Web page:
Artificial intelligence for colonoscopy: the new Silk Road
Alessandro Repici et al.
It all began with a few hybrid information technology–medical studies claiming that a new type of software could recognize endoscopic lesions on offline images . The use of the term “artificial intelligence” (AI) underlined how the learning process was driven by automatic extraction of main features from annotated images rather than by the application of human judgment .
“It could be argued that most of the increase in ADR by AI was driven by additional detection of adenomas < 5 mm in size rather than larger and potentially more advanced lesions. However this is unfair because most of the ADR is represented by diminutive lesions, thus any ADR increase will necessarily be driven by an increased detection of such lesions.”
The initial excitement was mirrored by a contrary skepticism. How often had similar claims for a variety of devices or techniques ended in disappointment? We had sadly become familiar with part of the Gartner Hype Cycle for emerging technologies: an initial boost of good results ultimately reversed by negative studies. The limitations of AI certainly could not be ignored. First, the AI software was validated only against human ground truth as a reference standard in artificial studies, indicating that in the best scenario AI was equivalent to experts but not superior. Secondly, most of these AI systems were validated offline, generating uncertainty about their feasibility in a real-time setting . In addition, the first prototypes for real-time application required two parallel monitors, one for the endoscope and one for the counterpart AI images, because of an unavoidable delay as the signal transited through the AI system  . Fourthly, there was the fear of pointless waste of time as some systems presented extremely high rates of false-positive results, in up to 20 % of the entire videos. Fifthly, there was extreme heterogeneity among the AI systems, regarding training dataset, validation procedures, and the architecture of the AI algorithm. Finally, the new AI jargon, with several terms, such as “training,” “cross-validation,” and “testing,” being used in an information technology sense that was unfamiliar to both academic and community endoscopists .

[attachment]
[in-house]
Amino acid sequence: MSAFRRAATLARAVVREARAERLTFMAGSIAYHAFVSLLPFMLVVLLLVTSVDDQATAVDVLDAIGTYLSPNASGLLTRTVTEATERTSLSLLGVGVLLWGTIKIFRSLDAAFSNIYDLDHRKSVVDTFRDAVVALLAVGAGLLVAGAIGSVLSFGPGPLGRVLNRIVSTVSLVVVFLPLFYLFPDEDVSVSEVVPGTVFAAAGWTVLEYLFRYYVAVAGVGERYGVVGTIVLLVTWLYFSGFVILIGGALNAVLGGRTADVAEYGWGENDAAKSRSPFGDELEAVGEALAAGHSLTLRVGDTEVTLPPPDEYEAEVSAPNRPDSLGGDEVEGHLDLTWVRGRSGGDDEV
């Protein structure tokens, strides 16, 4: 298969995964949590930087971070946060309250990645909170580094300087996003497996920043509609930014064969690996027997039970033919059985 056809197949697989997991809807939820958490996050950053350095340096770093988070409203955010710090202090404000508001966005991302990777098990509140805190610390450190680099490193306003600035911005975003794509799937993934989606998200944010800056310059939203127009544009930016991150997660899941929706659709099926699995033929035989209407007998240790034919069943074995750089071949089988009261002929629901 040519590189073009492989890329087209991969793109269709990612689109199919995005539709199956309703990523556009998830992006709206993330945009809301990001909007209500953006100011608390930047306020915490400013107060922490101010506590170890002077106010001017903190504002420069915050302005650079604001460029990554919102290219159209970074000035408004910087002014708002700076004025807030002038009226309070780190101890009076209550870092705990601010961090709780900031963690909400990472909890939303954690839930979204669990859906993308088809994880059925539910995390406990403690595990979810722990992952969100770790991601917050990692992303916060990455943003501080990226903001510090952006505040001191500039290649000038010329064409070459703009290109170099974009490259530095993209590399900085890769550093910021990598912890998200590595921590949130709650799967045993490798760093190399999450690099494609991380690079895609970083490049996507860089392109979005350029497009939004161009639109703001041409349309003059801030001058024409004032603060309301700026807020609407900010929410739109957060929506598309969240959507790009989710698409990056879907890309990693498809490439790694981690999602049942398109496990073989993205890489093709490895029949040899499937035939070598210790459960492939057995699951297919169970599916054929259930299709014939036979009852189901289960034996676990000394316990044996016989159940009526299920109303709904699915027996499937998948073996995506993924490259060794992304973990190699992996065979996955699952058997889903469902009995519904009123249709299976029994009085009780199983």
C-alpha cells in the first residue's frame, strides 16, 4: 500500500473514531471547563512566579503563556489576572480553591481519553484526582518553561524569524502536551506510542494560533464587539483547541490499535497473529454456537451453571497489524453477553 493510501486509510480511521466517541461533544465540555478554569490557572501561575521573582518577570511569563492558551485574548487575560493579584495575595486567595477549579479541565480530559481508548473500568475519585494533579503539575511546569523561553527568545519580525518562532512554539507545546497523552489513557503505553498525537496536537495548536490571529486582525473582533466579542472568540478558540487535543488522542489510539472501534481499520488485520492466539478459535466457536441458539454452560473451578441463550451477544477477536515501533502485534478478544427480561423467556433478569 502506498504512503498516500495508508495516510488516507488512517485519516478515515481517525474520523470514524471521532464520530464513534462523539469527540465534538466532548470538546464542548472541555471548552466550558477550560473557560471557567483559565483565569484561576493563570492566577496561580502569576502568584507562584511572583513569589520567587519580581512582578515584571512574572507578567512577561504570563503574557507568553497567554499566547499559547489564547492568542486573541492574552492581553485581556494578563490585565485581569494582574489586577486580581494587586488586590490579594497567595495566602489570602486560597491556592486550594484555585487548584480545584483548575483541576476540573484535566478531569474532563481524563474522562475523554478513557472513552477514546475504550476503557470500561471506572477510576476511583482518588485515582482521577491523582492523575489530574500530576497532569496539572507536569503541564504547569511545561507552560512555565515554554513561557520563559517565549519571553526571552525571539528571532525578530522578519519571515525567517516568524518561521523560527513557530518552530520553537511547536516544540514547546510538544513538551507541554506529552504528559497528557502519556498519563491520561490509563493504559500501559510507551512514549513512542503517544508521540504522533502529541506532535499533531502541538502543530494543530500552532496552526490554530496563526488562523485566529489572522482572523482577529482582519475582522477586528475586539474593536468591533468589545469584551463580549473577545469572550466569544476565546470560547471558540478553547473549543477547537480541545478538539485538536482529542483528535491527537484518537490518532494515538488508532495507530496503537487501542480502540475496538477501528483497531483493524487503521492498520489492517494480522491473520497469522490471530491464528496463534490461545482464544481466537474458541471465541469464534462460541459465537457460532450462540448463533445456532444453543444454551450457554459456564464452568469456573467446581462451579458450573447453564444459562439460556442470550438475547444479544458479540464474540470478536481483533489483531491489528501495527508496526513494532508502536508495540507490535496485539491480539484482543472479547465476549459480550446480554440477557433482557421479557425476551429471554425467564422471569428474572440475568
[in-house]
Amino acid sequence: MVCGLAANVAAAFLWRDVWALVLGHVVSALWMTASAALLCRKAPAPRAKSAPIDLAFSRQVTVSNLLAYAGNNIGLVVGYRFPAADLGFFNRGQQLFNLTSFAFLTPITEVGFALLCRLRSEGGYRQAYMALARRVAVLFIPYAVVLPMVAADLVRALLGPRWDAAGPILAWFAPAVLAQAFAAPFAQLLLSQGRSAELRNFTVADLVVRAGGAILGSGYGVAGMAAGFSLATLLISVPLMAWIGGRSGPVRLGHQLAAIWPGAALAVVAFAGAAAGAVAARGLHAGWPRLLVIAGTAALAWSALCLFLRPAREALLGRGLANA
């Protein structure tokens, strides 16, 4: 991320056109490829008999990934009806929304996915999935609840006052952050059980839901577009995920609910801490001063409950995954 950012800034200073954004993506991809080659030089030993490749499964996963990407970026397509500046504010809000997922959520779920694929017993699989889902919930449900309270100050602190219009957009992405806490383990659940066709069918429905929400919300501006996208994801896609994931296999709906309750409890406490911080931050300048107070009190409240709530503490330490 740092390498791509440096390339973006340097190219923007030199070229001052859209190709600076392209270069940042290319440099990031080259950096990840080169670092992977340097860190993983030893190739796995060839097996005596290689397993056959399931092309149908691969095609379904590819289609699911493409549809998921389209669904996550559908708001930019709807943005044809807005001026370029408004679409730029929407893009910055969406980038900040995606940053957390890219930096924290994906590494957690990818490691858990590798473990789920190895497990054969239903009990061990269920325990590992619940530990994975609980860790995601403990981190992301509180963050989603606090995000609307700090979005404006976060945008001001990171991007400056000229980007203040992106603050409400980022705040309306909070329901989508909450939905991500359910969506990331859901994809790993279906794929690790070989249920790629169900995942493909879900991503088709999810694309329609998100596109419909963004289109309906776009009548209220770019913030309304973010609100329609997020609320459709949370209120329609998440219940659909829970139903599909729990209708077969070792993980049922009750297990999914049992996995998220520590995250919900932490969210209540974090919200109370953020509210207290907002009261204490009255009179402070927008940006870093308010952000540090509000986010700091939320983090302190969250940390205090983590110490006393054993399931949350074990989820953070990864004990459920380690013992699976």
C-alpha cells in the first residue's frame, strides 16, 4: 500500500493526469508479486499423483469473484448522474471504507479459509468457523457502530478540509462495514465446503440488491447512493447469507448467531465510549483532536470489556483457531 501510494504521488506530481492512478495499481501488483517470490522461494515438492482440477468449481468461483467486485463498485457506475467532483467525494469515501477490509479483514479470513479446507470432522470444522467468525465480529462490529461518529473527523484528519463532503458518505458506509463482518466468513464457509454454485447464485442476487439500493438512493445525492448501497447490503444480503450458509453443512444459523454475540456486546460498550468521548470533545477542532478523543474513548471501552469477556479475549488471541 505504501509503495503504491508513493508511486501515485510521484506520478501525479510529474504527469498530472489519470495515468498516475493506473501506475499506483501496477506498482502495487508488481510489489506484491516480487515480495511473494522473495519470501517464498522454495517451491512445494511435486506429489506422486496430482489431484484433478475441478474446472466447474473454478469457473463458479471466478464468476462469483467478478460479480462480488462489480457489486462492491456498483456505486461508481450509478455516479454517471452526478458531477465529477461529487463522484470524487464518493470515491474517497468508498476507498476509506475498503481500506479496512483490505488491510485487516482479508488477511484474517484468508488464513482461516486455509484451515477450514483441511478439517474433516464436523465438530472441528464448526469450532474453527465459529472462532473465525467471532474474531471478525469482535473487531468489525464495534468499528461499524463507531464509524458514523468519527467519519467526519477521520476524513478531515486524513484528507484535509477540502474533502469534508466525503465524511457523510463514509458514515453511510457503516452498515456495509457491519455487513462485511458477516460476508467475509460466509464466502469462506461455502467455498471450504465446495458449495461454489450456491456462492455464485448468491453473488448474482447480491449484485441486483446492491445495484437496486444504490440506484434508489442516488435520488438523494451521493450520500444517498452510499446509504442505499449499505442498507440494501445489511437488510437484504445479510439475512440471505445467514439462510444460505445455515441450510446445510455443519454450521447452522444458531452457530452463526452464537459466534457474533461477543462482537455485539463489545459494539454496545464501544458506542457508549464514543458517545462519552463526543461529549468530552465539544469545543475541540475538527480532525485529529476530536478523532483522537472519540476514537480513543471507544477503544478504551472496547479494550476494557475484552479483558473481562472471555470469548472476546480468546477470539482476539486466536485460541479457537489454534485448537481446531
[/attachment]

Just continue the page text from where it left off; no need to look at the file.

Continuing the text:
Such skepticism, however, could not countervail our desperate need for AI in screening colonoscopy. Despite the undeniable increases in adenoma detection rates (ADRs) due to quality assurance, we still miss one in every four neoplastic lesions  . This may be related to distraction or fatigue, especially after several hours of activity, as well as to suboptimal competence in recognition. The latter is likely to be the case regarding flat advanced lesions, such as nongranular lateral spreading tumors (NG-LSTs). In turn, missing of lesions has been estimated to be the predominant factor contributing to post-colonoscopy colorectal cancer rates, with an incidence as high as 1 % over 10 years  . In addition, an embarrassing variability in ADRs across any series of endoscopists raises questions about the status of screening colonoscopy as a clinical standard. Of note, relatively, low-detectors can miss up to 75 % of neoplastic lesions as compared with high-detectors . Unsurprisingly, similarly high values of missed diagnosis have been reported for Barrett-related dysplasia or early gastric cancer, indicating a general reluctance of some endoscopists to recognize their own underperformance  .
Dum Romae consulitur, Saguntum expugnatur! [Whilst they deliberated in Rome, Saguntum was captured!] While the pros and cons of AI were being compared, science was suddenly overcome by technology. All the major players in the field of endoscopy upgraded their AI systems with graphic interfaces able to display colorectal lesions in a real-time setting, superimposing a clearly visible mark on any suspected lesions with high degrees of accuracy. These systems were released immediately in the European market as regulatory clearance was primarily based on artificial studies. While there had not been enough time to reply to the initial question “Should we implement AI?,” the next question suddenly became: “What are the effects of AI on screening colonoscopy?”